Why I’ve fallen out of love with American politics

I was once besotted with what went on in Washington DC. Now I find myself out of the loop

Under president Trump, there has been no shortage of scandal, intrigue or drama.  Photograph: Stefani Reynolds/CNP/Bloomberg

Under president Trump, there has been no shortage of scandal, intrigue or drama. Photograph: Stefani Reynolds/CNP/Bloomberg

 

Once upon a time, I was completely and utterly besotted with American politics. As a teenager, I was so taken with Barack Obama’s message of hope and change that I stayed home from school to watch his inauguration.

I devoured juicy political memoirs and regularly tuned into Meet The Press to watch politicians tear lumps out of each other. While studying history for Leaving Cert, I did a research project on Margaret Chase Smith, the first woman to serve in both houses of Congress. At one point, I was able to reel off the names of every single US senator. Did I have too much time on my hands as a teenager? Who is to say!

More than a decade later, we are living through much more turbulent and perversely fascinating times. Under president Trump, there has been no shortage of scandal, intrigue or drama. House of Cards often looks akin to Fair City when compared to the real-life goings-on in the White House.

And yet my interest has waned. Where once I would have been frantically refreshing my Twitter feed for updates on the latest political scandal, I now find myself out of the loop when it comes to what is going on in Washington. Case in point: the recent impeachment inquiry failed to capture my attention, and I am currently struggling to muster up more than a passing interest in the ongoing Democratic primaries.

So, what happened?

I can trace it back to Brett Kavanaugh’s Supreme Court confirmation hearing in 2018. You may recall that when Kavanaugh was announced as Trump’s nominee, a woman named Christine Blasey Ford accused Kavanaugh of having sexually assaulted her in the 1980s.

On September 27th, both Ford and Kavanaugh appeared in front of the Senate Judiciary Committee to deliver their version of events. Ford told a panel of senators how a teenage Kavanaugh once drunkenly pinned her to a bed and proceeded to grope her and try to remove her clothes. “I believed he was going to rape me,” she said. Kavanaugh later issued a full-throated and angry denial of the allegations. “I liked beer,” he told the committee. “I still like beer. But I did not drink beer to the point of blacking out and I never sexually assaulted anyone.”

The testy exchanges were broadcast live all over the world. Like many, I watched them in their entirety, riveted and repelled in equal measure. Once Ford and Kavanaugh left the stand, the focus shifted to whether or not any senators would withdraw their support for Kavanaugh in light of Ford’s allegations and compelling testimony.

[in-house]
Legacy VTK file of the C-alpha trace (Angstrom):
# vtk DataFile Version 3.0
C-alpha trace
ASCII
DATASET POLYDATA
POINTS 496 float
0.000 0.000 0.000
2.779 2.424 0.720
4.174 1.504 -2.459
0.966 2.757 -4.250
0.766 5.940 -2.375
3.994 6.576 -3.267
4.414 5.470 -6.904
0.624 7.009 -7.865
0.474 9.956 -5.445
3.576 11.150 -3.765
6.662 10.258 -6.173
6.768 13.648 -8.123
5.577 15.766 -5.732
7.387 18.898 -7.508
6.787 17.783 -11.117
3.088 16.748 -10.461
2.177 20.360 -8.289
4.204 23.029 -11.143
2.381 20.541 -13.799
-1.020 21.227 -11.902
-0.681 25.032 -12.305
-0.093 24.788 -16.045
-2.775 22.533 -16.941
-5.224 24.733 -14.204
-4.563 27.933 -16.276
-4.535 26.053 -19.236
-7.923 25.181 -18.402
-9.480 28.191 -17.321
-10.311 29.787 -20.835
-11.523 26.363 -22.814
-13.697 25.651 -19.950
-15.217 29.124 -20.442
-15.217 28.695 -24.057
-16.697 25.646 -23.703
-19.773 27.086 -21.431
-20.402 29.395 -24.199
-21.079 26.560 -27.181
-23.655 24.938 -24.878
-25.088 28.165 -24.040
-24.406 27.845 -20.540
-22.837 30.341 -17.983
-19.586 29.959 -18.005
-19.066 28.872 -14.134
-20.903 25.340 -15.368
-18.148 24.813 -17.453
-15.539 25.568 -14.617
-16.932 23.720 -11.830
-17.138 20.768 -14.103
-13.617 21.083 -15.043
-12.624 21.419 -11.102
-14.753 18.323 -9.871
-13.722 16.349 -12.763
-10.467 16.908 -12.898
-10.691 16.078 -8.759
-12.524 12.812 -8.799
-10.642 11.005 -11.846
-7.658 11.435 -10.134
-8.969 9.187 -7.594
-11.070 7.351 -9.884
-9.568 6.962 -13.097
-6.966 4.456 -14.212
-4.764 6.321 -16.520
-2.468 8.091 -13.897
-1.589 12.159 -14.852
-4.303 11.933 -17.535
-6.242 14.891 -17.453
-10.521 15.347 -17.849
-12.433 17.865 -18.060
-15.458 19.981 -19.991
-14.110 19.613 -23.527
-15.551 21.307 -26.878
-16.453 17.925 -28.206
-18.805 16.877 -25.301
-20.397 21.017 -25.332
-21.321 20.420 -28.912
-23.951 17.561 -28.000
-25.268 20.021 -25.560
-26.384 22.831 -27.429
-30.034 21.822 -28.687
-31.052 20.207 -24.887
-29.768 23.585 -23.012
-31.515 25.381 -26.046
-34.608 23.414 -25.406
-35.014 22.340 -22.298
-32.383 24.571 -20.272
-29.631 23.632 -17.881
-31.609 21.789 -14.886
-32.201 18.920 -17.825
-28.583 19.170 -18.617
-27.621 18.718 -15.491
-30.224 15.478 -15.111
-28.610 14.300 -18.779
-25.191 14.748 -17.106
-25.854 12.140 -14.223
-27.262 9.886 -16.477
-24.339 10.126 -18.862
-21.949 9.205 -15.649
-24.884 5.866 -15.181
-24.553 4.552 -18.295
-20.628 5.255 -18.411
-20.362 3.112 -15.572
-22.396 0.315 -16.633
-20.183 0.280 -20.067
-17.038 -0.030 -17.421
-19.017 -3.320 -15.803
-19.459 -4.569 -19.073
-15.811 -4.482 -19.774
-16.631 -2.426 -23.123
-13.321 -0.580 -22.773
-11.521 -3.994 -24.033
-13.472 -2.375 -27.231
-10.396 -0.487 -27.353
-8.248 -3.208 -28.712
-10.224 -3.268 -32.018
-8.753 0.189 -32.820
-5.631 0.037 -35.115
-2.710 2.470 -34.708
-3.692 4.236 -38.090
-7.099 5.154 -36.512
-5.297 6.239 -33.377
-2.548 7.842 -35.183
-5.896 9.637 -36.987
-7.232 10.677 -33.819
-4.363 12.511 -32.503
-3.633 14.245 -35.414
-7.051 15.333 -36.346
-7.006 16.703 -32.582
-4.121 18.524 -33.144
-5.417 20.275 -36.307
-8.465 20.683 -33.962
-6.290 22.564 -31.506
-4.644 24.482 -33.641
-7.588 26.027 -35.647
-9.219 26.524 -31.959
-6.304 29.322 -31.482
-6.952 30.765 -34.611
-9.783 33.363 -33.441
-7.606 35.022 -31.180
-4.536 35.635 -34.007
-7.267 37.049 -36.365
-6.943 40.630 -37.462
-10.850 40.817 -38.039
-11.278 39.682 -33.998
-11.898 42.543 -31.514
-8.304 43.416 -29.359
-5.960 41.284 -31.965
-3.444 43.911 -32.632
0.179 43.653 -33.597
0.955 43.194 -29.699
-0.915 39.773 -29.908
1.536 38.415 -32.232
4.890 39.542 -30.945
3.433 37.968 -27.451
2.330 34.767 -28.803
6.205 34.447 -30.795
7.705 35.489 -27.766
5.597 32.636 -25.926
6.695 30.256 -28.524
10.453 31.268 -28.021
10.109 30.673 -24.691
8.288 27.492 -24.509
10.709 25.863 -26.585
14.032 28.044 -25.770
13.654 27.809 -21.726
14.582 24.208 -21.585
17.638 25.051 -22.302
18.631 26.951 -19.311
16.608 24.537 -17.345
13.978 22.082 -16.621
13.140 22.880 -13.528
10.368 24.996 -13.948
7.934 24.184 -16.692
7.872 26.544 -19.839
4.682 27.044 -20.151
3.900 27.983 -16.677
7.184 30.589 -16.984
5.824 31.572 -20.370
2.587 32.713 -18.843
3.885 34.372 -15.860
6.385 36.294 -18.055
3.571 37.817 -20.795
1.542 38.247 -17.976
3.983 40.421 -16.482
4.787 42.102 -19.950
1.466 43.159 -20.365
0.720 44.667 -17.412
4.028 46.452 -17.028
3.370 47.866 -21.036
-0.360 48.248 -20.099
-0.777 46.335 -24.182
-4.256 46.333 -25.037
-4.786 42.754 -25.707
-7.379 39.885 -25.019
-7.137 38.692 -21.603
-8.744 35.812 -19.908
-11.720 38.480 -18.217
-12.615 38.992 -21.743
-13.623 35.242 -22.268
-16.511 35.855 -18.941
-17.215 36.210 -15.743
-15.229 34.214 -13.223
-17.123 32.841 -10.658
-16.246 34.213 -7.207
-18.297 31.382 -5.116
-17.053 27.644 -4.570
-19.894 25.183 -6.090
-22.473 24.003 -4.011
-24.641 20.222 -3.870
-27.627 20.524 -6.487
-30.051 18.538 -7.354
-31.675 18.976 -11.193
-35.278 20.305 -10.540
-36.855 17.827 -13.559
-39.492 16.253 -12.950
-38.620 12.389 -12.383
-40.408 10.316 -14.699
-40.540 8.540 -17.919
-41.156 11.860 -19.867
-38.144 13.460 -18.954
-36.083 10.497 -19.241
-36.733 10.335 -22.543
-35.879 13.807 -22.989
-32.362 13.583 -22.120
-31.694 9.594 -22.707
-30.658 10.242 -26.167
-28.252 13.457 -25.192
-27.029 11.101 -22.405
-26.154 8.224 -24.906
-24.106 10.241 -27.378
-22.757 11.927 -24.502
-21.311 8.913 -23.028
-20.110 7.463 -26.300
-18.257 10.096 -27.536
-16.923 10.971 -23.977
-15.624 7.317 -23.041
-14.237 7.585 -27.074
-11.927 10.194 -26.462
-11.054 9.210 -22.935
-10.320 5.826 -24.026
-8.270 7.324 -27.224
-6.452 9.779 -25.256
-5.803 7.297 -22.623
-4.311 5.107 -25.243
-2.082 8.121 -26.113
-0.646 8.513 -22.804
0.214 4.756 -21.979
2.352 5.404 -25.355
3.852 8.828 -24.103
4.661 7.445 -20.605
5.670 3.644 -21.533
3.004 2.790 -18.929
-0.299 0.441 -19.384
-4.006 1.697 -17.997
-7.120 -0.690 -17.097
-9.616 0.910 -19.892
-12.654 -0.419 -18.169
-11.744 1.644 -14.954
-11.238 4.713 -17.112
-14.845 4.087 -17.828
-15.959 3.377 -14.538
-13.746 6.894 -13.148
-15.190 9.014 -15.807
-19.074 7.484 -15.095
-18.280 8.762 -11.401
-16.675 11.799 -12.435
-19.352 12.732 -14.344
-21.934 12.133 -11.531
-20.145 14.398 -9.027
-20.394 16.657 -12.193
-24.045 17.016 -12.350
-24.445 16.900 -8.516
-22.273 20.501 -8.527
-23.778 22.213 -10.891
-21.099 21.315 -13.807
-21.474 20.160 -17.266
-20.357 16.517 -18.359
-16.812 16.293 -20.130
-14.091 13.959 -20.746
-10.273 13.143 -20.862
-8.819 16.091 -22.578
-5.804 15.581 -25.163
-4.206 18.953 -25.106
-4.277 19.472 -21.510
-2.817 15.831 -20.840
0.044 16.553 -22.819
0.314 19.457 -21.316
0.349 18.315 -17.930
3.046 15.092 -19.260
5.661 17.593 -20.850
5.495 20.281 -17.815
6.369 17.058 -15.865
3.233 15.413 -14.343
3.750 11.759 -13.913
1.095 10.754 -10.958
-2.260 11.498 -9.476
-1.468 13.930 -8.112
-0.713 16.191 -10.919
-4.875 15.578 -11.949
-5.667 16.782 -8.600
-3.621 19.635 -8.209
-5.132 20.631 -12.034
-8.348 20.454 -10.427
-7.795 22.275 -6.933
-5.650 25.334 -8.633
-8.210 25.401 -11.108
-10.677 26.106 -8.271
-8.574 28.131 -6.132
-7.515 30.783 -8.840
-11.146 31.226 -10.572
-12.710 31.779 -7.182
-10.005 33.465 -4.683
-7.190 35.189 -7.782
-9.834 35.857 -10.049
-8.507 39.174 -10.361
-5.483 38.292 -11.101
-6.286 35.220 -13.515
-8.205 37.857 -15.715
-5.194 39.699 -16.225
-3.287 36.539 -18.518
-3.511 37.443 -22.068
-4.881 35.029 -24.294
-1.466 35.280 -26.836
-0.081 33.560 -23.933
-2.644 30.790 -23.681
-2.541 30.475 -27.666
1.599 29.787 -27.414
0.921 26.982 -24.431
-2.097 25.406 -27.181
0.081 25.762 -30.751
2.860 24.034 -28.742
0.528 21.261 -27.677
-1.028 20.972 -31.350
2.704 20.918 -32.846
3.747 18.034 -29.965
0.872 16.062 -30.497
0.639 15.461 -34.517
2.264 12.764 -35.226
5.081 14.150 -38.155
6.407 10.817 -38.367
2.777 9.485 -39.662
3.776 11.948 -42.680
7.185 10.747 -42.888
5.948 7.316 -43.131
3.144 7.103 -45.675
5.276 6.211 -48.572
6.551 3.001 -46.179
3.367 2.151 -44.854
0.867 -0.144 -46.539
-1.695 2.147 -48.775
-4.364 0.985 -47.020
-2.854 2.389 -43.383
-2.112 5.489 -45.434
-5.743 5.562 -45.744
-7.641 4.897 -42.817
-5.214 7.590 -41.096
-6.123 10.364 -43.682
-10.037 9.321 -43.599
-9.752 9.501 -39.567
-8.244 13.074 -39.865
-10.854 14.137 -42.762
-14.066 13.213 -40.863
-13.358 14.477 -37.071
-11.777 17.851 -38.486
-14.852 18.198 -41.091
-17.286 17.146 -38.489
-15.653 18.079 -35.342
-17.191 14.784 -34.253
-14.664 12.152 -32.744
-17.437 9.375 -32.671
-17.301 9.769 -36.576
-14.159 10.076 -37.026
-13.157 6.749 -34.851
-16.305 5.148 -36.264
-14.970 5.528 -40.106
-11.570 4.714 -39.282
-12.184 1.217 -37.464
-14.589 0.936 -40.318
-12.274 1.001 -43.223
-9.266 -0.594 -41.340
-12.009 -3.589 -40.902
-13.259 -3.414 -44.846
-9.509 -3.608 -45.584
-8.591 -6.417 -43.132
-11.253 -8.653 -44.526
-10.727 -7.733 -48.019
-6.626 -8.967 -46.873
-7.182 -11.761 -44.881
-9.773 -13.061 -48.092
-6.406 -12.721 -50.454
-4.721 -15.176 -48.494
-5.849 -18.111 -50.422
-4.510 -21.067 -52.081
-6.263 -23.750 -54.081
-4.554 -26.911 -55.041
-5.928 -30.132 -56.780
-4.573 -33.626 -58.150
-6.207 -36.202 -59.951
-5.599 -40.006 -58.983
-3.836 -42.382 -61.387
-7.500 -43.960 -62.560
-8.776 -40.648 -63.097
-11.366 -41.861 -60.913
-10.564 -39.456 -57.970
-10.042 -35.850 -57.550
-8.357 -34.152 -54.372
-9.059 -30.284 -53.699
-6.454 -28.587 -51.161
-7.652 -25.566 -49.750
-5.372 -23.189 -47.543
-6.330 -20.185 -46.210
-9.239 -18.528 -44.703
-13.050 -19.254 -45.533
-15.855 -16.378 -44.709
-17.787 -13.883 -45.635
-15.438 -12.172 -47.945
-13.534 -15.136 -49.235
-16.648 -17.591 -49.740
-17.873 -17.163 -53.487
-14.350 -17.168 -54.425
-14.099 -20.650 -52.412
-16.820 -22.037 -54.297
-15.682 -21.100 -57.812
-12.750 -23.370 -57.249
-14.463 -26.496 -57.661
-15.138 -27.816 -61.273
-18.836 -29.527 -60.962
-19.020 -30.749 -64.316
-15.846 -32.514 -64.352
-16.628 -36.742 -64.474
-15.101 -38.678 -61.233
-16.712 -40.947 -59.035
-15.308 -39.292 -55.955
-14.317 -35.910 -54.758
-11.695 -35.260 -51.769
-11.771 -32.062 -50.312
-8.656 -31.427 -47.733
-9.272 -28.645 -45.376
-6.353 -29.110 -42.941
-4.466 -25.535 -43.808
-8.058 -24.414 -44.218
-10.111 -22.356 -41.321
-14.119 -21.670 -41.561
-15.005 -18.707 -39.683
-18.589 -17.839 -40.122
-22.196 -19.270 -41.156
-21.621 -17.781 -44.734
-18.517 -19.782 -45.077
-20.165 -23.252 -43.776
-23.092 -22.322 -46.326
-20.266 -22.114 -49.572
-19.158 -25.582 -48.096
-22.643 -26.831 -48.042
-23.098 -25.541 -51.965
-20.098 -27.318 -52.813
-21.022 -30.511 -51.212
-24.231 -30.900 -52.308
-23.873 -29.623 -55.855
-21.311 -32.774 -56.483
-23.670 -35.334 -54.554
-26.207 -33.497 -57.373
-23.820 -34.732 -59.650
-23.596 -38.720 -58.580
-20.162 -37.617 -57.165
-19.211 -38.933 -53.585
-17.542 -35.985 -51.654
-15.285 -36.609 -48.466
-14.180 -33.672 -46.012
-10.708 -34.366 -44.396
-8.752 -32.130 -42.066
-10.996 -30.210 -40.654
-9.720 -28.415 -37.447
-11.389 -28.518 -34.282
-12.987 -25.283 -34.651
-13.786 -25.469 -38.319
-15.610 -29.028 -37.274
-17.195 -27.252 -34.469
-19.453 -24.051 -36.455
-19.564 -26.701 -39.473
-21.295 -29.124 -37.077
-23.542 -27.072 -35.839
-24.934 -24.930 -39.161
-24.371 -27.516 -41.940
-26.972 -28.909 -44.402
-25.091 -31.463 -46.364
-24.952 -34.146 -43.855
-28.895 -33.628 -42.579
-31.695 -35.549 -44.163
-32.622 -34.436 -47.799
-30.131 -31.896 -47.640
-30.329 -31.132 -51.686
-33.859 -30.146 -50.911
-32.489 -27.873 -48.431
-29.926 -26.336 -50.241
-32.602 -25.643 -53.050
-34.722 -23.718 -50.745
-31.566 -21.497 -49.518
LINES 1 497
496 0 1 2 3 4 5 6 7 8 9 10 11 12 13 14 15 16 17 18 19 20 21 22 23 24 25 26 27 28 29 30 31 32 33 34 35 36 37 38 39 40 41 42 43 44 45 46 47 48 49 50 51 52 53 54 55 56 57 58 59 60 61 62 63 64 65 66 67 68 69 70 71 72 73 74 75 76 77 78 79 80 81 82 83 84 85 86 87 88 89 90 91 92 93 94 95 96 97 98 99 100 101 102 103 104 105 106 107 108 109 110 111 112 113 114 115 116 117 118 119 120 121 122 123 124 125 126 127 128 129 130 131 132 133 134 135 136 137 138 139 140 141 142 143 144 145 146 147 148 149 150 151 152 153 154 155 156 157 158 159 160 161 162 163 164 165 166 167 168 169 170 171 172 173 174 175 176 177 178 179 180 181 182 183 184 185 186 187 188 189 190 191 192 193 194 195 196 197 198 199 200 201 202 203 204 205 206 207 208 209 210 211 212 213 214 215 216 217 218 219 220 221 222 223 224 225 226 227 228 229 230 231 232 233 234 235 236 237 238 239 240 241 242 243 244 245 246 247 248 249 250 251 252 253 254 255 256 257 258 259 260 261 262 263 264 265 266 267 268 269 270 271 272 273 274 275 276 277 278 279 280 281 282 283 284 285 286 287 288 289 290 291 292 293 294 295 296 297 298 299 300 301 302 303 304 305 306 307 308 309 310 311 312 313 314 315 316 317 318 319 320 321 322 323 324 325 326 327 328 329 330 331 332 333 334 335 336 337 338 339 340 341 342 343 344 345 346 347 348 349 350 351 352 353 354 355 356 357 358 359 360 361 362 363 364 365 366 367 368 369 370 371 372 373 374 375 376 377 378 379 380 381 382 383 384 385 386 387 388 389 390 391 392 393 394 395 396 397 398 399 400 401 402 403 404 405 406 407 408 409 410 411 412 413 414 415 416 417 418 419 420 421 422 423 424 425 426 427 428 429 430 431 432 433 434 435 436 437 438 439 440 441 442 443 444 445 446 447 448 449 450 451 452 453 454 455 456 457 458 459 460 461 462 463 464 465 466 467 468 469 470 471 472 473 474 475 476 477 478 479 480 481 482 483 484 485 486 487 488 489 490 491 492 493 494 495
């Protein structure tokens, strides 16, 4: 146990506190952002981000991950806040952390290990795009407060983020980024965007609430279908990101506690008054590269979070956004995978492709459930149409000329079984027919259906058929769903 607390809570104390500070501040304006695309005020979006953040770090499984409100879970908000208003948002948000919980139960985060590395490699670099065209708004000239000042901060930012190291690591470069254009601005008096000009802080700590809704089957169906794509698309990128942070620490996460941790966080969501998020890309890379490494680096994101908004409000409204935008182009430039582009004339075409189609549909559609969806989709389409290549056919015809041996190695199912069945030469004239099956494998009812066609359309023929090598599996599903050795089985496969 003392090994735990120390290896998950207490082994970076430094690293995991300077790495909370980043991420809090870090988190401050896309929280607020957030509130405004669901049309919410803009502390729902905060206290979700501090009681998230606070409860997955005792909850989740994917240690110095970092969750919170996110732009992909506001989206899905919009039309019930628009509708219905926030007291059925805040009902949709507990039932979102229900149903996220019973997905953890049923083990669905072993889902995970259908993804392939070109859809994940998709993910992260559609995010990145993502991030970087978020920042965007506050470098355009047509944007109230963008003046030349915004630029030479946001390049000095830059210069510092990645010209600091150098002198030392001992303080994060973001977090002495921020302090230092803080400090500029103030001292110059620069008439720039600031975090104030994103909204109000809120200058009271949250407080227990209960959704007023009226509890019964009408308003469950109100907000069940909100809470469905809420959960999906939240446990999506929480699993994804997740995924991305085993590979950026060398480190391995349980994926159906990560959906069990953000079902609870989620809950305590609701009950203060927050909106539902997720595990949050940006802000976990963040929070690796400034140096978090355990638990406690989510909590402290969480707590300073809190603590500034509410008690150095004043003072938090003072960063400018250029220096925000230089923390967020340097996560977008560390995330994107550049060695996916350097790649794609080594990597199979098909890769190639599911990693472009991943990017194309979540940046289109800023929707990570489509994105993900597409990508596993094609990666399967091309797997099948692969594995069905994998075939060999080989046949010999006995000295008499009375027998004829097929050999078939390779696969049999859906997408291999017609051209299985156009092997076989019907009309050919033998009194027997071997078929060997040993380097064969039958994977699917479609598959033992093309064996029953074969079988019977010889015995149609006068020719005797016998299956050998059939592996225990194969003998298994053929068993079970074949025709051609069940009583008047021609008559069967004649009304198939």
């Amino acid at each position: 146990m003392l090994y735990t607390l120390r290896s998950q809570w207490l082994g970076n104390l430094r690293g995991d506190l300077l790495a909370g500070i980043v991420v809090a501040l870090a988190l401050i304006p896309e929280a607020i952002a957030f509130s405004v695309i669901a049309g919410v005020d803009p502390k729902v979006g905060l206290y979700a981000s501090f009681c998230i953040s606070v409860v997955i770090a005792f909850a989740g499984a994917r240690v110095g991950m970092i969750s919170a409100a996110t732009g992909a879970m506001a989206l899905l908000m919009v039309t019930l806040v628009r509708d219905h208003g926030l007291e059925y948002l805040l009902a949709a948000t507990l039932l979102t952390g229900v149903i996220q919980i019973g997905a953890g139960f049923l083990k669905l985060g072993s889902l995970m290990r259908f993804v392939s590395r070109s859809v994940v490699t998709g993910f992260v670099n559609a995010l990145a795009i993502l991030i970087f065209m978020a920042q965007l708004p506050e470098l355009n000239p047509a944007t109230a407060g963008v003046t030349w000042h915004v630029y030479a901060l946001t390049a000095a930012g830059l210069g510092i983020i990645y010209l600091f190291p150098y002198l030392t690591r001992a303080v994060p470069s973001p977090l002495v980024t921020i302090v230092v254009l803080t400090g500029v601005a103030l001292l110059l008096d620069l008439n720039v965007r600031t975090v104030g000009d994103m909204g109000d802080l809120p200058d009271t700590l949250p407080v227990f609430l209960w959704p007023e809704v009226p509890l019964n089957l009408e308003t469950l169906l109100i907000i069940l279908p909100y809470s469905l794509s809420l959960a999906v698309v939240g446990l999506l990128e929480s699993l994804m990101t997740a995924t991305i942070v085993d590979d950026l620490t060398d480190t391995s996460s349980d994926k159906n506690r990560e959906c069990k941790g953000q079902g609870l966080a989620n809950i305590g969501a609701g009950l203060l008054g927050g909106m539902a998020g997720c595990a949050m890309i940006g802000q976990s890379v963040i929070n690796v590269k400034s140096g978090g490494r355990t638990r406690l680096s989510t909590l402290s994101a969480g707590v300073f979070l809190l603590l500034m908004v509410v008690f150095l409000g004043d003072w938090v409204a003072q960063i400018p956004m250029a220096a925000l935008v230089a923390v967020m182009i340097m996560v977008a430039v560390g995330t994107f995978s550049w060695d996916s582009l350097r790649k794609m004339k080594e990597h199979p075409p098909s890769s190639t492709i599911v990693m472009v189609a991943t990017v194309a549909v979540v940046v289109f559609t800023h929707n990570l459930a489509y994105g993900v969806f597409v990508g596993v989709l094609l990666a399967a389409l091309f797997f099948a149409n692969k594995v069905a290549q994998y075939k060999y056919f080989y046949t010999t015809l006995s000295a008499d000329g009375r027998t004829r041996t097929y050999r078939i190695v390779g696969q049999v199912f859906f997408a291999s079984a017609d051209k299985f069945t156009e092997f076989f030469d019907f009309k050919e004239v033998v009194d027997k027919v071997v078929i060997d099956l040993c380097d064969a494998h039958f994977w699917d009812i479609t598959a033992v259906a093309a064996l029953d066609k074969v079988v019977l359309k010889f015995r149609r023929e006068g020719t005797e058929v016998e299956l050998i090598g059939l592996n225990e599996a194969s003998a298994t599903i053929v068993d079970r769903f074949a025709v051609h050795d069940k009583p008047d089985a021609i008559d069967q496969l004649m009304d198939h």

Over the next week, news outlets reported breathlessly on what moderate Republican and Democratic senators were thinking. Meanwhile, I found myself furiously searching the names of Lisa Murkowski, Susan Collins, Jeff Flake and Joe Manchin to see if they were voting “yea” or “nay”’ as though it was some sort of high-stakes reality show.

In the end, all Republicans but Lisa Murkowski voted yes and Brett Kavanaugh was confirmed by the narrowest of margins. And that was that. All the hysteria and hoopla had been for nothing. It was on to the next drama.

As a teenager, I was drawn to American politics for its glamour and theatricality. I admired the way in which their politicians appeared to speak with such power and conviction. In the wake of the Kavanaugh episode, however, I was reminded of how American politics is mired in dysfunction and ugliness. The whole fiasco forced me to rethink my fascination with it.

For one thing, I realised life was too short to be getting hepped up about the actions or voting intentions of obscure senators. We only have a short window on this Earth, so why spend it getting riled up by senator Lindsey Graham?

Likewise, I realised that I wasn’t spending comparable amounts of time dissecting and analysing what was happening in Russia or China or the European Union. Those countries and entities carry similar levels of influence to the United States yet I only check in with them sporadically and otherwise leave them to their own devices. Why should the United States command more of my attention, I thought to myself. Why should I devote my time to caring about a political system I have no say in?

Since then, I have just about weaned myself off American politics. I don’t read every single piece of political analysis that crops up on my Twitter timeline. I don’t listen to slickly produced podcasts à la Pod Save America or The Axe Files. And I certainly don’t spend my time watching pundits arguing with each other on CNN. Instead I find that a five-minute hit on the evening news tends to suffice. I am informed, but not excessively so.

With an election on the horizon, I accept it won’t be easy to turn a blind eye to American politics this year. I also accept that I am liable to get sucked into the drama around delegates, debates, and so on. But for the time being, I will continue to give it a wide berth. Lord knows we have enough of our own political drama to contend with.

Jennifer O’Connell is on leave.

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